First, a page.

- Why does Mr. White not flee when Bond spooks the Quantum members during the opera scene? He's recovering from a gunshot wound to the leg and wouldn't be able to get far if he tried!
- Perhaps more importantly, he knows Bond (and MI6) already knows who he is. There's no point trying to run to hide his affiliation.
- An additional factor: the movers and shakers of Quantum appear to be rich, powerful, and influential members of society. In other words, when it comes to espionage, spying, and tradecraft, amateurs. White is an experienced, professional spook and so didn't panic where the others did and stayed where he was. Bond merely pokes the nest by interrupting their private discussion, and their collective first instinct was to flee in the middle of an ongoing opera. This allows Bond to immediately home in on the only people leaving the theater all at the same time, as opposed to them at least waiting until the show was over and hiding in the audience leaving the show.
- Craig was frequently criticized for his cold, emotionless performance, with one reviewer calling him a "Robo Bond." However, at the end of Casino Royale (2006), which this film immediately follows, Bond's reaction to Vesper's death was... to completely shut down emotionally. Bond begins the film in the midst of a Heroic BSoD, and doesn't pull out of it again until the last few minutes of the film.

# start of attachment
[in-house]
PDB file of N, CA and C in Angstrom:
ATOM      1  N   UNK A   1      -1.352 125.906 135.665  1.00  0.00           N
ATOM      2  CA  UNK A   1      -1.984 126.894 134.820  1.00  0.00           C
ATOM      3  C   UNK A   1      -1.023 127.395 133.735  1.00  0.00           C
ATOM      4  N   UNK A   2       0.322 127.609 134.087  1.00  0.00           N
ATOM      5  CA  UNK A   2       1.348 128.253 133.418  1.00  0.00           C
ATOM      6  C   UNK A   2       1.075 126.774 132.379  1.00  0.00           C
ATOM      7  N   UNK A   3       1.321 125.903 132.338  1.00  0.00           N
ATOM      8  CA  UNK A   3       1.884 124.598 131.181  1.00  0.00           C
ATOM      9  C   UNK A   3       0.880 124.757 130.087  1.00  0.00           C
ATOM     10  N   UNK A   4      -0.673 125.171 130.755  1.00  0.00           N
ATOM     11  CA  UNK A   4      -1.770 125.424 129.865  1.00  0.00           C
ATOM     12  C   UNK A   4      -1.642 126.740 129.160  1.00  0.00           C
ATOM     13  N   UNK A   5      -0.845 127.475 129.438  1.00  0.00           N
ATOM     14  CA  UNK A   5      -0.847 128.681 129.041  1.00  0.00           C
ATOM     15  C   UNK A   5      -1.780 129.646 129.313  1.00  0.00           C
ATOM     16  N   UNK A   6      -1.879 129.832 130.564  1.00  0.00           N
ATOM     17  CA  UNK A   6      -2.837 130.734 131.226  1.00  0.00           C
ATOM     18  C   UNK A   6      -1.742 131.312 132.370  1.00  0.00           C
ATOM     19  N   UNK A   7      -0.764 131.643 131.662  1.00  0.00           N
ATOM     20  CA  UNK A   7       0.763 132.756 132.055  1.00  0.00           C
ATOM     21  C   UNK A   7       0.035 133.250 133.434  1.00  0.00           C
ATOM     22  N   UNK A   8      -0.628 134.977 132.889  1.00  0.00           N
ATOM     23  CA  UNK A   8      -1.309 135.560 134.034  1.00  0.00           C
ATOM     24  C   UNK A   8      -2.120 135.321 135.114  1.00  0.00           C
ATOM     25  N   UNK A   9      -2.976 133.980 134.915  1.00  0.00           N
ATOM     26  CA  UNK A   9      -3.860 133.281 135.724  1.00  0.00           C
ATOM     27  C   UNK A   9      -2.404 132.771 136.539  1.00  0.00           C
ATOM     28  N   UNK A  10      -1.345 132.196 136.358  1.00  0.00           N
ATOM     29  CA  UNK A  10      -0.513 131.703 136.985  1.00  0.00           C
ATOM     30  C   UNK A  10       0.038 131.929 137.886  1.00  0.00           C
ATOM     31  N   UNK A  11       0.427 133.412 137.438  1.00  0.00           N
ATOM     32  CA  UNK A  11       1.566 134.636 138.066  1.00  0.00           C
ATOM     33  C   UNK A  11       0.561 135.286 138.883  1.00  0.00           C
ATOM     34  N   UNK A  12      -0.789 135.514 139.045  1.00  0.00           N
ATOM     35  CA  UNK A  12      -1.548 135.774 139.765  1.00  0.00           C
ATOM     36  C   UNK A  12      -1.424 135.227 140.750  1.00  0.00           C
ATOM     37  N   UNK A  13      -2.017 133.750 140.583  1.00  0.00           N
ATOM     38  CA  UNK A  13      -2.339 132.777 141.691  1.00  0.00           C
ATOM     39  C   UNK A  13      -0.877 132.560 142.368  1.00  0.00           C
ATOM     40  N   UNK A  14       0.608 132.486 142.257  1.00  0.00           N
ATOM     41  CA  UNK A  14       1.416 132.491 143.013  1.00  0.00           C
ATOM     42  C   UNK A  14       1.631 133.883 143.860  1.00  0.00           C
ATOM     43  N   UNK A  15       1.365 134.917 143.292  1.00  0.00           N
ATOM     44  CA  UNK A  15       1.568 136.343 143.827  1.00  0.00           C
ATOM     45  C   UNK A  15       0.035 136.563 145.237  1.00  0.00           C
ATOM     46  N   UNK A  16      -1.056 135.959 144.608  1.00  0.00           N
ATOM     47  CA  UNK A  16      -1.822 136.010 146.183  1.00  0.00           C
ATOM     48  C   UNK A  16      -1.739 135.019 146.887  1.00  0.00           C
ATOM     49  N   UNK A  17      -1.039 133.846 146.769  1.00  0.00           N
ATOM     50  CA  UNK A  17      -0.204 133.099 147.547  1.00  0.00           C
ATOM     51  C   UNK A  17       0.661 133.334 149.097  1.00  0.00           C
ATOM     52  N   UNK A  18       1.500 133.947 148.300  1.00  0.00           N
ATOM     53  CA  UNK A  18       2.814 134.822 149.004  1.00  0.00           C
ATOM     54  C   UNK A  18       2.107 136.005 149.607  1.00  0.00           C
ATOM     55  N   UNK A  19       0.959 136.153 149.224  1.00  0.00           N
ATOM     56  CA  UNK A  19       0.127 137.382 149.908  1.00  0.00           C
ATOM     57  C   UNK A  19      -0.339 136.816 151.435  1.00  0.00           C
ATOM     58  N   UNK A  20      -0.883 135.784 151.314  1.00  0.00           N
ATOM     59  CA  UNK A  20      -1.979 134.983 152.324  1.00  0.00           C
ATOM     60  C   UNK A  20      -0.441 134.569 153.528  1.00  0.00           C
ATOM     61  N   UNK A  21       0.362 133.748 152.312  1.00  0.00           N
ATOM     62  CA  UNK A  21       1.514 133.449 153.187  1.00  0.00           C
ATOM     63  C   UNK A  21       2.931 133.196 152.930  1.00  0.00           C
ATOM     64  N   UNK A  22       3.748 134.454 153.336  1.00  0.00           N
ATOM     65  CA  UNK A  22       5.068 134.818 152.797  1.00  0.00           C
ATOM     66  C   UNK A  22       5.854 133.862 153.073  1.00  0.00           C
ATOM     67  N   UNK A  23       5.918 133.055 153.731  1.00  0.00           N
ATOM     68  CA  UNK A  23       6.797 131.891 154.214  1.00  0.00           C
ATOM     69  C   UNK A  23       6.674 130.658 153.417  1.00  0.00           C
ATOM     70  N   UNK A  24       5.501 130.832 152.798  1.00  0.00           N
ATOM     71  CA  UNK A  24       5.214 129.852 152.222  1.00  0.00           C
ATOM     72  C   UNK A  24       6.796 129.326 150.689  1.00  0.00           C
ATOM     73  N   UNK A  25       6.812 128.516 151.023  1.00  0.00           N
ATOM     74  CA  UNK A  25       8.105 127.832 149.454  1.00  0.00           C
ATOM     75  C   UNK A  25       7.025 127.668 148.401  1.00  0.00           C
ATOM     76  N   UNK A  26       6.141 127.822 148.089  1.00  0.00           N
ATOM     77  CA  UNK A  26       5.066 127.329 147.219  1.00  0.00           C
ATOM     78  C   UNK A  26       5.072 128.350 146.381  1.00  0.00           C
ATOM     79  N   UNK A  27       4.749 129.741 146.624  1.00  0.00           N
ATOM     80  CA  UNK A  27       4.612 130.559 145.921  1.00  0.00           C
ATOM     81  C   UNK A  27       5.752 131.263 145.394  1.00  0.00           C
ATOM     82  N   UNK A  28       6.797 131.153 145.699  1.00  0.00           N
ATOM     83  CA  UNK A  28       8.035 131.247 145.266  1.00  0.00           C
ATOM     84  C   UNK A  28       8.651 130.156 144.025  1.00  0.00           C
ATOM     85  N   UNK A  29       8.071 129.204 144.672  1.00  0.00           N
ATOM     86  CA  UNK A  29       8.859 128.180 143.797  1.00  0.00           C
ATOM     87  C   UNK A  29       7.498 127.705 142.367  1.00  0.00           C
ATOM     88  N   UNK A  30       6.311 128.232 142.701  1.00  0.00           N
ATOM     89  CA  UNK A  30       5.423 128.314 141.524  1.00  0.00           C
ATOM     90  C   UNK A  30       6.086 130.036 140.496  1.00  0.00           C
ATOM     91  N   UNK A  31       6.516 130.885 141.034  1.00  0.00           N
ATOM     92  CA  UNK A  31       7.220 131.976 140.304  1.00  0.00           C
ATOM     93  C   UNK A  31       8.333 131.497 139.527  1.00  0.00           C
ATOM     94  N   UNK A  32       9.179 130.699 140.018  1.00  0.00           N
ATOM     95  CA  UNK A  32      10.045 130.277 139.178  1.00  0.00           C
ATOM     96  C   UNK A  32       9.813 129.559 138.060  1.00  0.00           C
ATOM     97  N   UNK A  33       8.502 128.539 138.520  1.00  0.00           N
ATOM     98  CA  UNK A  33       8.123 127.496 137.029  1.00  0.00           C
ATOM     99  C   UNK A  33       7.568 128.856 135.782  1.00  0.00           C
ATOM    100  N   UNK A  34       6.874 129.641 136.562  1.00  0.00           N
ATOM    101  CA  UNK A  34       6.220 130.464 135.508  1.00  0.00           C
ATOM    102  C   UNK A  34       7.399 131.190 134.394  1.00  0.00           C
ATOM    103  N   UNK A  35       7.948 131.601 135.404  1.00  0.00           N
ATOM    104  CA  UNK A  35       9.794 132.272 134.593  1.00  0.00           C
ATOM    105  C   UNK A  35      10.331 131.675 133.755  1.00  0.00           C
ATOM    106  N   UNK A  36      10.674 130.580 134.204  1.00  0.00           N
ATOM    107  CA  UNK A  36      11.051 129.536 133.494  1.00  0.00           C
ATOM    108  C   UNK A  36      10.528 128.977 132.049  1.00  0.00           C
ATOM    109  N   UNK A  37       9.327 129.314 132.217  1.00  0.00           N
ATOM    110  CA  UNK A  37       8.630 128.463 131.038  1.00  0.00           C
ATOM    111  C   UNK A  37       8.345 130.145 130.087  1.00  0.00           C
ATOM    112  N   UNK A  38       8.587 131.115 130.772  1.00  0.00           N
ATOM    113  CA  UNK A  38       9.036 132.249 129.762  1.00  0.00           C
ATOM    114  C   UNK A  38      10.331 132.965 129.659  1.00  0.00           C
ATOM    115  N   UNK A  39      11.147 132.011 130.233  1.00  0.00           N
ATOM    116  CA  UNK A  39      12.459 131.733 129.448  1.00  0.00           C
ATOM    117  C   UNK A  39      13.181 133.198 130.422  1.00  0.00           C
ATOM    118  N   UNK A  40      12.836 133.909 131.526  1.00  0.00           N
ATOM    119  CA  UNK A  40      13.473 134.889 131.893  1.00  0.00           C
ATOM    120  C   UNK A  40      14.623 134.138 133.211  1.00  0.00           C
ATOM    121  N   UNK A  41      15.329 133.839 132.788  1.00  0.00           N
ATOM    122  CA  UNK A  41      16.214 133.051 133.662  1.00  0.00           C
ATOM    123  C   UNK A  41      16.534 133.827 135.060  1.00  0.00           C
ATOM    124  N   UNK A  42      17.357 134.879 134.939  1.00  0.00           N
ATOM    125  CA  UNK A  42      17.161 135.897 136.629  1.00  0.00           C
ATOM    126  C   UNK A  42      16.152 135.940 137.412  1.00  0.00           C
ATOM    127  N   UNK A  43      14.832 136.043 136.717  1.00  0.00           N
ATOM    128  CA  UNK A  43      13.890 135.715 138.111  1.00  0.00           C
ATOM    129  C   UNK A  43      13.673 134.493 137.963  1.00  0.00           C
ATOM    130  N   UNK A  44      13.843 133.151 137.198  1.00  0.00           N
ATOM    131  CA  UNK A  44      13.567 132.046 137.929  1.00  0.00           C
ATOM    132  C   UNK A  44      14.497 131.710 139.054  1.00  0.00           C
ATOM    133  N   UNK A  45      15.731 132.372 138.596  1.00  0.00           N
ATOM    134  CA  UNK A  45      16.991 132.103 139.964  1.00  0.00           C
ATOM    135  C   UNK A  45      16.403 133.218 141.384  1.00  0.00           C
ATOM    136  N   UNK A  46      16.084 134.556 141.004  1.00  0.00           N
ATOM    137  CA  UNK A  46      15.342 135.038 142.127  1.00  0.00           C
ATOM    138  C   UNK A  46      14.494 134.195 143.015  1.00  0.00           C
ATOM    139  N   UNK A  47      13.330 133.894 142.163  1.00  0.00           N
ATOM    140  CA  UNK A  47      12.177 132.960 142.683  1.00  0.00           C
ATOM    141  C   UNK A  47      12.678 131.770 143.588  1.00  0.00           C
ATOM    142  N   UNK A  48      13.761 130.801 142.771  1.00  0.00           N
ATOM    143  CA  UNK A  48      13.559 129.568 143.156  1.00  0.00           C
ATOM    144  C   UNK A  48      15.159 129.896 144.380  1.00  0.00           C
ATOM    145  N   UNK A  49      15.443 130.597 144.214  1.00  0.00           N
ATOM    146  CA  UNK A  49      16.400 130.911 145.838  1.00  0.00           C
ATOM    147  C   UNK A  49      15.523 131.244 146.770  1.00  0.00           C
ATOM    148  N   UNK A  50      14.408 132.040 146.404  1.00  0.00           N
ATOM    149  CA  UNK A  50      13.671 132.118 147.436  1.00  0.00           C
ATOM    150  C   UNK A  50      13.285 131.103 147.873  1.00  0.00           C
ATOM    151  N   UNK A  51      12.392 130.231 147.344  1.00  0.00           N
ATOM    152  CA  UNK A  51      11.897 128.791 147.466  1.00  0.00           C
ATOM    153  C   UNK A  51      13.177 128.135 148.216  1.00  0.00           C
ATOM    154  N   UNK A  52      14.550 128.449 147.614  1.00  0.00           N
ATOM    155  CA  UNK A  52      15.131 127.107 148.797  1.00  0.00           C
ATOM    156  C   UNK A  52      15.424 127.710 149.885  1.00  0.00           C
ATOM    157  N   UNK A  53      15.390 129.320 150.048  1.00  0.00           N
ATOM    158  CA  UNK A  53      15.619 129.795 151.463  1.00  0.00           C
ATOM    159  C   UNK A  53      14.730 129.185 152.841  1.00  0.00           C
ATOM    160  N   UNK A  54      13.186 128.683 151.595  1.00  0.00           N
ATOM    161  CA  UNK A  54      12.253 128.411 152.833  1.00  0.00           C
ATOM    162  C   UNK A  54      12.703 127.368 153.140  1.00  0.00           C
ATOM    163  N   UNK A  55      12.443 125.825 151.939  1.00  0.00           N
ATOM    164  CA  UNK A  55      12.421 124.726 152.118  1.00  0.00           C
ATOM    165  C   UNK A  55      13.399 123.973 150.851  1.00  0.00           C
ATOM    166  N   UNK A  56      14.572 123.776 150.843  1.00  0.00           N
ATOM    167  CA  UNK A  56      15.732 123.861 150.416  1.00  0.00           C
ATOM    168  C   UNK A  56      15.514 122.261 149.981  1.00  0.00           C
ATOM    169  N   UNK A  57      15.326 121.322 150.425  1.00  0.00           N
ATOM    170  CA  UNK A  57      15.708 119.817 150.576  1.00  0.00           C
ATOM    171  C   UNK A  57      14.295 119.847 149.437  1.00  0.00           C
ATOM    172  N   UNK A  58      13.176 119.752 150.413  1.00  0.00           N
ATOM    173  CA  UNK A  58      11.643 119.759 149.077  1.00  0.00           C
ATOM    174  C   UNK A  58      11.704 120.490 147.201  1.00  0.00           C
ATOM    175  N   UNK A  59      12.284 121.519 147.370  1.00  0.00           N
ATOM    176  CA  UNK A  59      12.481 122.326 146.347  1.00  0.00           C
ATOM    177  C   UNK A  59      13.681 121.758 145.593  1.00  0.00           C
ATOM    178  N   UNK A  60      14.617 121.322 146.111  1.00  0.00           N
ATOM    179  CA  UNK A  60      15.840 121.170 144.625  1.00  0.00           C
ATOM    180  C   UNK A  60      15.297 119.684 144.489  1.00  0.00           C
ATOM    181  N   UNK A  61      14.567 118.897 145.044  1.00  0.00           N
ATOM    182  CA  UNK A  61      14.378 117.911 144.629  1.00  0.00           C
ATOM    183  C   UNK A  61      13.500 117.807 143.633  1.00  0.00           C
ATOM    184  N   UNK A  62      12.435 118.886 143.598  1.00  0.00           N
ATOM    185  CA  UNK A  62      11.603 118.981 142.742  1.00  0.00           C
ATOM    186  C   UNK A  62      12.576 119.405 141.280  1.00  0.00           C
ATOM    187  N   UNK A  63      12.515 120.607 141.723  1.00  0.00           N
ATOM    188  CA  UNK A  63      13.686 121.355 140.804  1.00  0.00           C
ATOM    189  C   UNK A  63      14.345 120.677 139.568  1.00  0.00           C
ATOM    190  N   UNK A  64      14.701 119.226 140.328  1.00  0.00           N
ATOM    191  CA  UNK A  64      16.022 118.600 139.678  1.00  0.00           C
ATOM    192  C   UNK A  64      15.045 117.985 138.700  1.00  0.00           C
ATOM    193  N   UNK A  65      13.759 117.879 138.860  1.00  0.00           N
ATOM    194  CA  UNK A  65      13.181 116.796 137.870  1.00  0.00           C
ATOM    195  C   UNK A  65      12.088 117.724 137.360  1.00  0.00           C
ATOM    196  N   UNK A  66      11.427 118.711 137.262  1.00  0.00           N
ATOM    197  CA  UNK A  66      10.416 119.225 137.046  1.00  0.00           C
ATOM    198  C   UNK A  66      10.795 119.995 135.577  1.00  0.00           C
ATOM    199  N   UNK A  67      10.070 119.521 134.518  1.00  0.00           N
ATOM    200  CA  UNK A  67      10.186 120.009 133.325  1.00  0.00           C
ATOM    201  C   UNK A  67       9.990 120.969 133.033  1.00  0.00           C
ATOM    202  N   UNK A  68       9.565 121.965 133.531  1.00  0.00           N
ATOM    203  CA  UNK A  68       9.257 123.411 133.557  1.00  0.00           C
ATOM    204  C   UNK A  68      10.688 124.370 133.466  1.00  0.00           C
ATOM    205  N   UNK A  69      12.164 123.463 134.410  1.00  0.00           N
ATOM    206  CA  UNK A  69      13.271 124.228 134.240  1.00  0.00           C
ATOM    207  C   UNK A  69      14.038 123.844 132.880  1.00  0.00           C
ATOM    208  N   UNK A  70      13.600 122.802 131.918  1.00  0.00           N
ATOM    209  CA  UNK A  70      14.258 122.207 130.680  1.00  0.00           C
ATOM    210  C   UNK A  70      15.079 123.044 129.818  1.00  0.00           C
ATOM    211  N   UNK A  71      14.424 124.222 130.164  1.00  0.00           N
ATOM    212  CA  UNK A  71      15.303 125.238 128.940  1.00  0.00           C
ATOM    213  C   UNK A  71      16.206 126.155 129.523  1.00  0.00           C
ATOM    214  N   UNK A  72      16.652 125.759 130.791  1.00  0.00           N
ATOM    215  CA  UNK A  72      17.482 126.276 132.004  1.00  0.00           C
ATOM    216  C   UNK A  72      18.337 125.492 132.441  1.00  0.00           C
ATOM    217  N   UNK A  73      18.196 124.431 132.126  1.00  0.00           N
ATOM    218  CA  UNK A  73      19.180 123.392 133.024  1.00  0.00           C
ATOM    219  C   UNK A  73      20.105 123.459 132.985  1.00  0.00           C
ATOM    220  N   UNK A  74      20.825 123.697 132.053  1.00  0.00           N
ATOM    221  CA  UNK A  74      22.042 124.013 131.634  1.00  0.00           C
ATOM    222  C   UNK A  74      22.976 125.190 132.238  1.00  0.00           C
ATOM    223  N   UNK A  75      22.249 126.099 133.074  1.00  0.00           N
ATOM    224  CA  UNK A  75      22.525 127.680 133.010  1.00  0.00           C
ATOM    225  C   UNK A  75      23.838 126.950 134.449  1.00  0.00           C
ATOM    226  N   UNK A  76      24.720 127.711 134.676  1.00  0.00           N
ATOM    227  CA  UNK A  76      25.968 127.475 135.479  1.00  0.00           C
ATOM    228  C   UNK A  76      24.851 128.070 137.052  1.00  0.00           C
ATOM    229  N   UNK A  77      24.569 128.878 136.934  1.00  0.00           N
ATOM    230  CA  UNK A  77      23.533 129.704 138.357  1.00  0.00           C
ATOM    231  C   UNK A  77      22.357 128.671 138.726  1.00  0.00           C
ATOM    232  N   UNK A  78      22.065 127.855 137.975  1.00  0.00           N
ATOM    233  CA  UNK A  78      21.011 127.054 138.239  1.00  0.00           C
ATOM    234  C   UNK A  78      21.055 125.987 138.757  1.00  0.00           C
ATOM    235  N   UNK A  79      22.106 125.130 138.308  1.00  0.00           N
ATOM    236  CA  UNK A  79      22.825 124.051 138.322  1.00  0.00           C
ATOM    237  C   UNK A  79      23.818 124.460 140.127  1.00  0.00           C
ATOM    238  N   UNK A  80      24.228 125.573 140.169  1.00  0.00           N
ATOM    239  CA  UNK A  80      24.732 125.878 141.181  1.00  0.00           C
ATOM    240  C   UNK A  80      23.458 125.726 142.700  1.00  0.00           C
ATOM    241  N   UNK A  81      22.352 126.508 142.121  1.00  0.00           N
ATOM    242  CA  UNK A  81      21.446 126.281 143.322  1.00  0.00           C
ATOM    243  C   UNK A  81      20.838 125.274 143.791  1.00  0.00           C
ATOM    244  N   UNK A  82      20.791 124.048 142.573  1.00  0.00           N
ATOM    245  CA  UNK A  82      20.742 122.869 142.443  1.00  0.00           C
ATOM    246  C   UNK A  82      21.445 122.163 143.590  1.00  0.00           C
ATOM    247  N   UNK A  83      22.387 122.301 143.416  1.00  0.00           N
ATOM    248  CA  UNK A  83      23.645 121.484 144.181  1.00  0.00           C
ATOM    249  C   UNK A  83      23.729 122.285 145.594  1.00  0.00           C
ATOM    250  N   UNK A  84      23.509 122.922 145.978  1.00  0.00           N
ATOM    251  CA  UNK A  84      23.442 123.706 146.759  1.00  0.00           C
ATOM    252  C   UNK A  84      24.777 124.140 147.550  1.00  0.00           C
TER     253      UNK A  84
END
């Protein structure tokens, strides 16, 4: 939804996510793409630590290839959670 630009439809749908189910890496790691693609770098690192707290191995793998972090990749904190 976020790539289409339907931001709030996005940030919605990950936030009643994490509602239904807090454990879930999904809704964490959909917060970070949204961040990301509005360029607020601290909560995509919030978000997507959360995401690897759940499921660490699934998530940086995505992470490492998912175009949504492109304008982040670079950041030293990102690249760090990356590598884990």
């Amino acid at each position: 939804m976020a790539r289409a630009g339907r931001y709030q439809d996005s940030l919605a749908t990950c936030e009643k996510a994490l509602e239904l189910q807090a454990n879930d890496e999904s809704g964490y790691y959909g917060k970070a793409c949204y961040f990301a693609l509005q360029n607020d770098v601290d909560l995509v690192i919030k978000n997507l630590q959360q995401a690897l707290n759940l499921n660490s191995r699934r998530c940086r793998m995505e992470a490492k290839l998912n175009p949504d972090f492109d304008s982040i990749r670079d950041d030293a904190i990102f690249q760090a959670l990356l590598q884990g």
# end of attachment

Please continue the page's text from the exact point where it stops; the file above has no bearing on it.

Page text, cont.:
- Plenty of criticism was raised about a scene taking place during a performance of Puccini's opera Tosca. The story of Tosca? A beautiful and successful singer is given a choice; betray her political beliefs and sleep with the evil chief of police... or her lover will be executed. It's basically mirrors what happened to Vesper. Also, the major song that plays during that scene is called the Te Deum where the villain is plotting to execute Tosca's lover even if she gives in. Like our villains, it's in a public place (a Cathedral in the opera whereas Quantum of Solace is in an opera house). Now it makes sense.
- Bond and Camille not sleeping together is for once, a nice bit of Reality Ensues in a Bond film—they're both too damaged from what they've been through to attempt anything. Even if they were in better shape psychologically, they're relentlessly pursued during the film, with practically the only downtime they have being after they jumped from the plane and ended up in a sinkhole.
Fridge / Quantum of Solace